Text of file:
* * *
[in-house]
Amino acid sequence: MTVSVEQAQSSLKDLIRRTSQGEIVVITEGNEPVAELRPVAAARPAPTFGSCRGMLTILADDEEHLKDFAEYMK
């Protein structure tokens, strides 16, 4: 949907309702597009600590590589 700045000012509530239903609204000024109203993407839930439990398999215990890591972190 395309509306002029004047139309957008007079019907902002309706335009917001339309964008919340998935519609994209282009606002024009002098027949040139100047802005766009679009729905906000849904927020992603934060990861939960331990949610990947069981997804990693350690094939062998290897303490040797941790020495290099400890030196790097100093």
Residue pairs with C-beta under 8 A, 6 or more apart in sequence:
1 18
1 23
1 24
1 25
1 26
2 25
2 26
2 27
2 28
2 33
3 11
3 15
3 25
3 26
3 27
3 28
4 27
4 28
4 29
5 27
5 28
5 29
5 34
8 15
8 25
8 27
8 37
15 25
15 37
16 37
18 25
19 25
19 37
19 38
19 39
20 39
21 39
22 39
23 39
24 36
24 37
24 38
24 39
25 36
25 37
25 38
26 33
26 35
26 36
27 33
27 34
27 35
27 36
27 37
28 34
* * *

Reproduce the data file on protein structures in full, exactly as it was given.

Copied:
[in-house]
Amino acid sequence: MTVSVEQAQSSLKDLIRRTSQGEIVVITEGNEPVAELRPVAAARPAPTFGSCRGMLTILADDEEHLKDFAEYMK
């Protein structure tokens, strides 16, 4: 949907309702597009600590590589 700045000012509530239903609204000024109203993407839930439990398999215990890591972190 395309509306002029004047139309957008007079019907902002309706335009917001339309964008919340998935519609994209282009606002024009002098027949040139100047802005766009679009729905906000849904927020992603934060990861939960331990949610990947069981997804990693350690094939062998290897303490040797941790020495290099400890030196790097100093």
Residue pairs with C-beta under 8 A, 6 or more apart in sequence:
1 18
1 23
1 24
1 25
1 26
2 25
2 26
2 27
2 28
2 33
3 11
3 15
3 25
3 26
3 27
3 28
4 27
4 28
4 29
5 27
5 28
5 29
5 34
8 15
8 25
8 27
8 37
15 25
15 37
16 37
18 25
19 25
19 37
19 38
19 39
20 39
21 39
22 39
23 39
24 36
24 37
24 38
24 39
25 36
25 37
25 38
26 33
26 35
26 36
27 33
27 34
27 35
27 36
27 37
28 34